February 2021 – International bestselling author Emma Cline joined the Drew University community for a virtual Writers@Drew event to discuss her work.
Cline began the evening answering questions about her writing process from Courtney Zoffness, assistant professor of English and director of Drew’s creative writing program.
She then read an excerpt from “White Noise,” a short story published in The New Yorker, written from the standpoint of convicted sex offender and former movie producer Harvey Weinstein.
“I try to avoid things that are too familiar or that are already pre-digested by the culture,” said Cline, discussing the process of entering the mind of a well-known and maligned figure.
“Maybe I should have found [his vantage point] more upsetting, but to me that’s what’s so great about writing and so weird and magical—the idea that you can drop into a consciousness that’s not yours, and is an a**hole and doesn’t operate based on societal norms,” she added.
“There’s something primitive and raw about it and for me it’s very fun. It’s often what I’m drawn to as a reader: the character that goes to toxic places in their minds.”
Following her reading, Cline answered questions from the students in the virtual audience.
Should someone be embarrassed to portray mental illness in nonfiction?
“No, I don’t think anyone should be. Personally, I prefer fiction because it’s ambiguous and doesn’t need a person behind it in the same way [as nonfiction]. I like that you can go anywhere with it. I think it’s always interesting to have an experience happen and think, ‘Will I write about this in a personal essay or let it bubble up in some way in fiction?’ And sometimes you do write a personal essay about it and that’s the right thing or it feels good.”
How do you choose which point of view to write from in fiction?
“I’ve been going to a close third person because, tonally, it feels like it’s easier to do what I want to do, which is that minute, granular shift in thinking, but also get to lay out the land in a broader way.”
“I think finishing things is so key. It’s almost 90 percent of the whole game. There are so many reasons not to write and not to finish something."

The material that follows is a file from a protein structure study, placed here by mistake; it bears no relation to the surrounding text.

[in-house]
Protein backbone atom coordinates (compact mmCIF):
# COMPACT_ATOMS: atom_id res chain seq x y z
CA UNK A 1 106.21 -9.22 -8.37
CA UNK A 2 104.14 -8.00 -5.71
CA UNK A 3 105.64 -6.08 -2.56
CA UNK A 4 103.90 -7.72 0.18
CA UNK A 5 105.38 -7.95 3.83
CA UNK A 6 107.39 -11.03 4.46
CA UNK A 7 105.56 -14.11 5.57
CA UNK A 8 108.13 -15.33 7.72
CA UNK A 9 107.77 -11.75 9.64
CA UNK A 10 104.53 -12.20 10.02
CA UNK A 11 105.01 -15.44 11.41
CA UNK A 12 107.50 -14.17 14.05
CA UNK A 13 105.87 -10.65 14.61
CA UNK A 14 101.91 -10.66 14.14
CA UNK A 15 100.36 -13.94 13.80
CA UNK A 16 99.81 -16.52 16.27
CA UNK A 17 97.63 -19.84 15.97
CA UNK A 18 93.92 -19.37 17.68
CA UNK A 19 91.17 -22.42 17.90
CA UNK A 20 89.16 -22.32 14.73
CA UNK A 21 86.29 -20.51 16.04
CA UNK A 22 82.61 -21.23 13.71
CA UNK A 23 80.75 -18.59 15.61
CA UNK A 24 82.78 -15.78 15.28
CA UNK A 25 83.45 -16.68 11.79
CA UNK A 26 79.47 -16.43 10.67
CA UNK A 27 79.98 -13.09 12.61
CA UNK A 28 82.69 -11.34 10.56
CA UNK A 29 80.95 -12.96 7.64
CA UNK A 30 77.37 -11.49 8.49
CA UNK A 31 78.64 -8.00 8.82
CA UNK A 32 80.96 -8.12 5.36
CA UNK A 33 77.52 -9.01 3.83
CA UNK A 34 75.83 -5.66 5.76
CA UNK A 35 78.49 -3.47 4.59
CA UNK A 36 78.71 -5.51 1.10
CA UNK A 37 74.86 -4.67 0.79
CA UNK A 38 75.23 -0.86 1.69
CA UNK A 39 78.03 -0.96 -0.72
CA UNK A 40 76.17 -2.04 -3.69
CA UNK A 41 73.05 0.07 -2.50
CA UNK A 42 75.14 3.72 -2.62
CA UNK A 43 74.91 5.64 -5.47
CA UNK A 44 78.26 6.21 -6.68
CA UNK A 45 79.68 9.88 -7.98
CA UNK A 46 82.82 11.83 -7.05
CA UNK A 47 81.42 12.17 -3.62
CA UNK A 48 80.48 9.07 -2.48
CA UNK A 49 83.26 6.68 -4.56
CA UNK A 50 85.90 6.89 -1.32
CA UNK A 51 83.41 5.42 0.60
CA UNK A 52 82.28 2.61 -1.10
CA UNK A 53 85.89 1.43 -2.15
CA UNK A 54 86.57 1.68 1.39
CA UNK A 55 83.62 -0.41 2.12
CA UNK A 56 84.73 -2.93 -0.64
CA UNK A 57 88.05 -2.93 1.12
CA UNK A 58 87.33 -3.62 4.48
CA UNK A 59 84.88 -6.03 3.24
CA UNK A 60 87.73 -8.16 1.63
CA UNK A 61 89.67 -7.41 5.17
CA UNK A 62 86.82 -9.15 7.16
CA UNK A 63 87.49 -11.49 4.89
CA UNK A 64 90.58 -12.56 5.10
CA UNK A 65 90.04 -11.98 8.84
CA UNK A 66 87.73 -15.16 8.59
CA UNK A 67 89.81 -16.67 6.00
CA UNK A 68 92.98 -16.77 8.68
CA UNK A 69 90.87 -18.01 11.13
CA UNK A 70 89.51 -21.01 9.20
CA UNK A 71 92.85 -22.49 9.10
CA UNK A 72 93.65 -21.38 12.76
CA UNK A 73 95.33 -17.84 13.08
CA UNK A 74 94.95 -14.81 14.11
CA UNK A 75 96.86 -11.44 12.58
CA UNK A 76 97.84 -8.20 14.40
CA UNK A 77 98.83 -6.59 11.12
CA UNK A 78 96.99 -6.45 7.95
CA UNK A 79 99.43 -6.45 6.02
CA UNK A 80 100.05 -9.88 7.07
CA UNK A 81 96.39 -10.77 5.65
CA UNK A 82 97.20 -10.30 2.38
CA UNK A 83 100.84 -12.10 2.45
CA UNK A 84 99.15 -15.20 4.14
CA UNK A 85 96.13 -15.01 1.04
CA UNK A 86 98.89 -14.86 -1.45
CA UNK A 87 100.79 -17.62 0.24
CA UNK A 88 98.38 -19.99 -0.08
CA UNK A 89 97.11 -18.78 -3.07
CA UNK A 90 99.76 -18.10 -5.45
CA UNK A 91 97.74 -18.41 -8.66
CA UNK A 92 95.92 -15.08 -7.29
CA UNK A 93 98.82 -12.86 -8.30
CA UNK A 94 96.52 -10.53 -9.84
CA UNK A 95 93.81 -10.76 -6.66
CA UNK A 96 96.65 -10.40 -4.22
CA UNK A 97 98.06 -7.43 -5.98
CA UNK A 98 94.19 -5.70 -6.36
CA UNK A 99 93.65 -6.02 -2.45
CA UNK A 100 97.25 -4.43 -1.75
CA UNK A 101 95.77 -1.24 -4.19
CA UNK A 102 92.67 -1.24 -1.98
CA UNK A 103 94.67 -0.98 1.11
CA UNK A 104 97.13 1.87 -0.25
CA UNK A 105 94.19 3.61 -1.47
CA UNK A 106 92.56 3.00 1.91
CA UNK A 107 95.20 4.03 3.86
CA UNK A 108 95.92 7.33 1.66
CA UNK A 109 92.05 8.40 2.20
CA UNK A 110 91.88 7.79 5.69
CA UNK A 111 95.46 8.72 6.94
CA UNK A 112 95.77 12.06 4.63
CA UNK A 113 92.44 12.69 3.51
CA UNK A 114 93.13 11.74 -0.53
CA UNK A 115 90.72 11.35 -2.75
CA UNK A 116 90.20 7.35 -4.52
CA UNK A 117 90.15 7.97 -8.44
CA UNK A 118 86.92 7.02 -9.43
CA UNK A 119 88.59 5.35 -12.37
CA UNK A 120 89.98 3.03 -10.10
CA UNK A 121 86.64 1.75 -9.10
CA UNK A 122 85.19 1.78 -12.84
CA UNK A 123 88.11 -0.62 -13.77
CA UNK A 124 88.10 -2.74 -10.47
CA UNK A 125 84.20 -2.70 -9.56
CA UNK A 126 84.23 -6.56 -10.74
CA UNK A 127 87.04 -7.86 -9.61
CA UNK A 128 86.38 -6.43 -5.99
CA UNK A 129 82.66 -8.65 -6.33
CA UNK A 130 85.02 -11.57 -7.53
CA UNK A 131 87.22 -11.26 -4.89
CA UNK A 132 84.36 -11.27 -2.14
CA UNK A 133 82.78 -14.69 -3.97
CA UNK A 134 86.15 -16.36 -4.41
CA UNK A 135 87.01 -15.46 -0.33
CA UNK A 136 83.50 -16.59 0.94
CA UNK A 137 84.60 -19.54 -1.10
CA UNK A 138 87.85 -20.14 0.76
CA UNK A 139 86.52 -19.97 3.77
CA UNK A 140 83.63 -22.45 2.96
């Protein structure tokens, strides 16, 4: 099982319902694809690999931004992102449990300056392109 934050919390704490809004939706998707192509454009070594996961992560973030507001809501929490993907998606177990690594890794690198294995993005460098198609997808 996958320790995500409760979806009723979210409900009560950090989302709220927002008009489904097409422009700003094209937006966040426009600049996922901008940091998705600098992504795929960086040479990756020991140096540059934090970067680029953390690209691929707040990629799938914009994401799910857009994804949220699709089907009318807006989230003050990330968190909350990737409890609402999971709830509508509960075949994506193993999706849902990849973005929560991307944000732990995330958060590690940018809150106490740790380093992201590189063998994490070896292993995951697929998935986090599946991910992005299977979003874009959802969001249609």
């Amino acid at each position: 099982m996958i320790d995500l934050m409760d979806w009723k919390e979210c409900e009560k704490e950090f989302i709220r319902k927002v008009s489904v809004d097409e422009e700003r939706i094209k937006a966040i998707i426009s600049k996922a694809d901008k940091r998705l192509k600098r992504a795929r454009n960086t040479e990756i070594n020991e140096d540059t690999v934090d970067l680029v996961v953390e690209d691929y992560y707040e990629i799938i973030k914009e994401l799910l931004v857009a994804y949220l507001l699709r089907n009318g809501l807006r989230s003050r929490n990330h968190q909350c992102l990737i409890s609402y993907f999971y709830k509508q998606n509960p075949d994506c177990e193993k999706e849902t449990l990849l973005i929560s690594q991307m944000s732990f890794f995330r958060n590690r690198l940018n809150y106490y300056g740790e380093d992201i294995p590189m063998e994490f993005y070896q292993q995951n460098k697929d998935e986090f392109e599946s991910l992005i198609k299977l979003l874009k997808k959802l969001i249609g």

Did you get anxious the first time you had someone read your writing?
“That’s what’s so interesting about art making. Part of it is you want to be seen, and that’s why you’re writing: the impulse to have someone look at your darkest self or subconscious self and see it. But then it’s also so anxiety provoking, that tension between being seen and not wanting to be seen.
“Having a low-stakes reader who can read [my work] and not give me criticism, yet talk to me as if the story is a real thing and the people in it are real, that somehow gives me enough of a boost to keep going. You want someone else just to acknowledge that it’s a project and that it exists.”
Do you have any advice to build writing confidence?
“It’s almost like trying to learn how to shut off that part of your brain that’s really critical, because it’s so strong. I feel that every time I try to write. I don’t think it goes away. I think it’s just being like, okay, I’m going to write something and it’s going to be embarrassing, it’s not going to be good, it’s not going to come out preformed. I just need to put that part of my brain to sleep for a bit while I barf out this quite-embarrassing draft.
“I think finishing things is so key. It’s almost 90 percent of the whole game. There are so many reasons not to write and not to finish something. But finishing something—great, you can edit it, people will help you, it will only get better.”
What advice do you have for aspiring writers to see more deeply and “gather” their observations?
“For me it’s just following whatever your weird interests are. Especially as a young writer, it’s easy to think, ‘These are the books I should read, this is the kind of writing I should do, these are the types of stories I see getting published so I should write something like that,’ instead of being like, ‘What’s the weird gestalt of my particular, freaky brain, with all the weird inputs that are particular to me alone?’
“Trust that there’s some innate intelligence going on in your brain that’s going to put these things together. Trust yourself and give yourself the space to allow that to bubble up.”
All Writers@Drew events are co-sponsored by The Casement Fund and the English Department and are always free.
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